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I have a Java app that runs on a server present in USA. My app has a method which finds difference between local time and another timestamp value which is fetched from the database and I need to check whether this difference is greater than 86400 seconds(1 day). My problem here is, the server is following GMT, I am unable to find the local time in milliseconds. I tried to find the offset between USA time and GMT Time and then subtract from the System.currentTimeMillis() to find the local time in USA, with the help of following code

int Offset_inmillis = Calendar.getInstance().getTimeZone().getRawOffset();
int DSTSavings_inmillis = Calendar.getInstance().getTimeZone().getDSTSavings();
long localtime_inmillis = System.currentTimeMillis() + DSTSavings_inmillis + Offset_inmillis;

But since the server is taking GMT into consideration, the above code is again giving the GMT time value in milliseconds(Both Offset_inmillis, DSTSavings_inmillis values are 0 in the code above). I can provide a work around by subtracting the offset(hardcoding the offset value in the code), but I dont want to do that since, it doesnt take care of daylight savings and the code doesnt work if its hoisted on a different server in a different timezone.

I need solution where the code works for all timezones. For that, I need the solution to find the local time (in milliseconds) of the server(but server is following GMT time in this case). Can anyone help?

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2 Answers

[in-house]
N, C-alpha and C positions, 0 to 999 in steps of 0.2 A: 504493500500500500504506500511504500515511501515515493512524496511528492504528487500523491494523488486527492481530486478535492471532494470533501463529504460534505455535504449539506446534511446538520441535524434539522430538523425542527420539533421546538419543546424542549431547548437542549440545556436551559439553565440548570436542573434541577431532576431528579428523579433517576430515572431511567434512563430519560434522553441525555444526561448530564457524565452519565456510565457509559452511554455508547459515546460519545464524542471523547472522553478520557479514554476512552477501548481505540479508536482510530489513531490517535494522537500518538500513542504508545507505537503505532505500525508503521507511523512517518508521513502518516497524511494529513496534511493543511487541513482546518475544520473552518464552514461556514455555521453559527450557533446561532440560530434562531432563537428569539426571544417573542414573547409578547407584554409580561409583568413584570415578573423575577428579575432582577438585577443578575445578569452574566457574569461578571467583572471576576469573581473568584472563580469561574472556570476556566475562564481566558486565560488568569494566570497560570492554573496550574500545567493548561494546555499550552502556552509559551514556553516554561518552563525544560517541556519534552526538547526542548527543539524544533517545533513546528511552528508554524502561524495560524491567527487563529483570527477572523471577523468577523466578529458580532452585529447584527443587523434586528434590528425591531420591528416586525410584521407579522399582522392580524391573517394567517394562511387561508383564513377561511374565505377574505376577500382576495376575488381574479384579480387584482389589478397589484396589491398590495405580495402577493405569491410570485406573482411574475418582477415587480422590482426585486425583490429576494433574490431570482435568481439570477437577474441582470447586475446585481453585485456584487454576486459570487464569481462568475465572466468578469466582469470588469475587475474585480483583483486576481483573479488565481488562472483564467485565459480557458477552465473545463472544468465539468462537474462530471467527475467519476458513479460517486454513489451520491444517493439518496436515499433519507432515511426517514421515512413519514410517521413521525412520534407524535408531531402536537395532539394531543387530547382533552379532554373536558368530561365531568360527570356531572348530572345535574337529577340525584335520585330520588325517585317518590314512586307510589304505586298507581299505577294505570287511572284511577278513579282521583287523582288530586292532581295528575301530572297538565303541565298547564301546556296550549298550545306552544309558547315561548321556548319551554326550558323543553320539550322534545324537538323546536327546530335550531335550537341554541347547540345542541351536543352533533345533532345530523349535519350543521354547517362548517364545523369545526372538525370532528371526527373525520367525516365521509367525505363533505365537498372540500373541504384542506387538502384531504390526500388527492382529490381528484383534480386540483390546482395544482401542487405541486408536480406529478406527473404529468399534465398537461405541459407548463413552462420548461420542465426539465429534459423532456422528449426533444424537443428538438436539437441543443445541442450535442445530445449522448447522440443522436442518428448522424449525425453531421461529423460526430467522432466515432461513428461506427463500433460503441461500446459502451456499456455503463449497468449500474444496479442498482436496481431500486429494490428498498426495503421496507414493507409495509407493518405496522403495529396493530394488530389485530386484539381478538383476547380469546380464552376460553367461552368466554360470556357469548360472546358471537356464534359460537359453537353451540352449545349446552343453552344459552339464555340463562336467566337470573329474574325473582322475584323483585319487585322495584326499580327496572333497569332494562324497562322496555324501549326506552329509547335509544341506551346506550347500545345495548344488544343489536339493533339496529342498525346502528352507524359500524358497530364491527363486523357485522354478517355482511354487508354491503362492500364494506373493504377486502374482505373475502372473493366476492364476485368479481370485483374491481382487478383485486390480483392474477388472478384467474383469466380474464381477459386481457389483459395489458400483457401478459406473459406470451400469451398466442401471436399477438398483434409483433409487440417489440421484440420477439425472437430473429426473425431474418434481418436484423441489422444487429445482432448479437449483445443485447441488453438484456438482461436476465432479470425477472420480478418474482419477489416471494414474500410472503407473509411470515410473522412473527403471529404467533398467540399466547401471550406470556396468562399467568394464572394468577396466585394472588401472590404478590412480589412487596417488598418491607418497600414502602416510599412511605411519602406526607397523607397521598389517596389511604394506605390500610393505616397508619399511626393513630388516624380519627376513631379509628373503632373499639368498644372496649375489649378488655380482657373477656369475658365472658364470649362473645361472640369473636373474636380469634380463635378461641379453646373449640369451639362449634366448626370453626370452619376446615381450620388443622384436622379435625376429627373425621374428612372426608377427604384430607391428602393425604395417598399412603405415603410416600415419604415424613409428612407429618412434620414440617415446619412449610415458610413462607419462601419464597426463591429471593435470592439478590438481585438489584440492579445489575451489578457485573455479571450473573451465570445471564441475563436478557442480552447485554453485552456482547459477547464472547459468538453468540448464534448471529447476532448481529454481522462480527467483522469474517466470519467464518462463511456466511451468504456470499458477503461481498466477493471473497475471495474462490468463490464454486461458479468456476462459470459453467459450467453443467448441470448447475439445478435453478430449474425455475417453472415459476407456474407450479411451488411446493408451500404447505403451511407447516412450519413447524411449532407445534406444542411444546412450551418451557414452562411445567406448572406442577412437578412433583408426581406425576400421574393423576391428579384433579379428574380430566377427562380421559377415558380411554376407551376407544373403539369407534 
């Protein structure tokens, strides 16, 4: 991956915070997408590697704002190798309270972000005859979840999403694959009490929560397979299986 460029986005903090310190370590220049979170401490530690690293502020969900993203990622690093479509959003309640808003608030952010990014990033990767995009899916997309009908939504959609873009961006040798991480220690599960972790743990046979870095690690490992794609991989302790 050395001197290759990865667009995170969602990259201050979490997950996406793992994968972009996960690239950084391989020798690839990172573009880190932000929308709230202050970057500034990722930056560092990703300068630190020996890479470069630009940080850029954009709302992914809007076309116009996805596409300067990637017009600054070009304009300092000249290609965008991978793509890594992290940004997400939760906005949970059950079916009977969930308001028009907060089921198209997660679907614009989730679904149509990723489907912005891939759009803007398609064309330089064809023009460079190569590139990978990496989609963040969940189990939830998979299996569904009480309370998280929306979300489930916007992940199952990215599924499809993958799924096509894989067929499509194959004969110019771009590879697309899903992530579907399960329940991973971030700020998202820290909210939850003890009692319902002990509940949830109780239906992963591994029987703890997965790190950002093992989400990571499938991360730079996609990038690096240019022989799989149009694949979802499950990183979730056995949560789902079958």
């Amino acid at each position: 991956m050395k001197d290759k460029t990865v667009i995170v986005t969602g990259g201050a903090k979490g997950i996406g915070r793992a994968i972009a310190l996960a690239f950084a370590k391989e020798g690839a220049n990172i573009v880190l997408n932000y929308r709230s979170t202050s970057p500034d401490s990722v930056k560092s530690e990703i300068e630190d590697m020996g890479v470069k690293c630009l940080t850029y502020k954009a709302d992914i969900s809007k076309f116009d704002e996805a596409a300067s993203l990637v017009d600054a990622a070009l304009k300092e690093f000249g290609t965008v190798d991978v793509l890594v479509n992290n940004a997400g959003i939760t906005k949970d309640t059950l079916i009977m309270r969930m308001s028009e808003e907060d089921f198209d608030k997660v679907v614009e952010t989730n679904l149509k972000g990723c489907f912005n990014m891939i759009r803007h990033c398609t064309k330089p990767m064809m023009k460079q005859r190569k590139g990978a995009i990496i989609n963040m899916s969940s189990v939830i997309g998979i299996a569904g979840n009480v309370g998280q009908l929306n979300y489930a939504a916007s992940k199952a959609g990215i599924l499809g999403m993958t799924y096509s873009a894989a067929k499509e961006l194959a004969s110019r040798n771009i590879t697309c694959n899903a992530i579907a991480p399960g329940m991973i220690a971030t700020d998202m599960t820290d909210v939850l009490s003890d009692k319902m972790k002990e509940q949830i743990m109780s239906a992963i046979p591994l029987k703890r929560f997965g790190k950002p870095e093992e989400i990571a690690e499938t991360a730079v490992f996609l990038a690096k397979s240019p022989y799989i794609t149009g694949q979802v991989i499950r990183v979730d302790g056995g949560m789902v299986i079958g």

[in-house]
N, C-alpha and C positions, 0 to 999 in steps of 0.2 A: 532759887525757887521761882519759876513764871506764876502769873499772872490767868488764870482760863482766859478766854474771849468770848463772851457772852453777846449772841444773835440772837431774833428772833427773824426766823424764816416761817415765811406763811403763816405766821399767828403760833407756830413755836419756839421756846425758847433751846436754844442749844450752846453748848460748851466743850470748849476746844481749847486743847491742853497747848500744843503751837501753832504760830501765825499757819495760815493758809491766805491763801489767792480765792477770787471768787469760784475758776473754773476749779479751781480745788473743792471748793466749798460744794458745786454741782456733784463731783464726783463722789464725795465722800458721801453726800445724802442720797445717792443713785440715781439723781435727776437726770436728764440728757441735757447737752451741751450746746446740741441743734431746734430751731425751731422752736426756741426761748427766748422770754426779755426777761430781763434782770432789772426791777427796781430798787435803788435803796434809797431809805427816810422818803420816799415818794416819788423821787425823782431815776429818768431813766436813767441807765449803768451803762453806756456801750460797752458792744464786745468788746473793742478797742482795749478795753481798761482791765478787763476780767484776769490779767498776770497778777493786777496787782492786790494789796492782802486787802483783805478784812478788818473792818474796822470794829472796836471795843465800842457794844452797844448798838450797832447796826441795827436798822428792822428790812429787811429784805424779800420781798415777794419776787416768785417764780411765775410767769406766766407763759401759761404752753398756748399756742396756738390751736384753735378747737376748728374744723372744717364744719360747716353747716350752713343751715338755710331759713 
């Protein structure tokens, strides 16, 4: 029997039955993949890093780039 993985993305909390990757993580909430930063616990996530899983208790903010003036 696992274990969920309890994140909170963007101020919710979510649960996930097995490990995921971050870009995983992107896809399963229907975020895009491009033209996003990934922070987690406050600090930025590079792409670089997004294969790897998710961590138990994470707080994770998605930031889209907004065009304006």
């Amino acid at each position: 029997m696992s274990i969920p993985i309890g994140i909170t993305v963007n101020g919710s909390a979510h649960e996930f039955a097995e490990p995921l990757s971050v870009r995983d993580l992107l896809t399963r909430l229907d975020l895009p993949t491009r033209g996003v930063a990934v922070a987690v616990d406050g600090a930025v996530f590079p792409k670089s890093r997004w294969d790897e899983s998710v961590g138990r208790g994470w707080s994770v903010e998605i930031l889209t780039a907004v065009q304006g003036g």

up vote 1 down vote accepted

To find the difference between local time and another timestamp value which is fetched from the database

// Change 'America/New_York' depending on the local timezone of your server
TimeZone tz = TimeZone.getTimeZone("America/New_York"); 
// Gives the offset of your server timezone from the GMT
long tzoffset = tz.getOffset(Calendar.getInstance().getTimeInMillis());

btw, ideally database timestamp should be in GMT as well

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The above has an error. Pls check –  Surya Chandra May 11 '12 at 10:12
    
Changed the typo –  Chandra May 11 '12 at 10:15
    
I have a doubt whether this returns a different value when daylight savings are not being observed. Currently, its returning the correct value. thanks man! –  Surya Chandra May 11 '12 at 10:29
1  
Offset will be returned correctly during daylight savings –  Chandra May 11 '12 at 11:09
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You can use java.util.TimeZone class to achieve this.There is a small example here this:

http://www.roseindia.net/java/example/java/util/TimeZones.shtml

Hope this will help you.

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I used TimeZone in my code. the problem is not with that. the server following GMT is the main problem –  Surya Chandra May 11 '12 at 9:19
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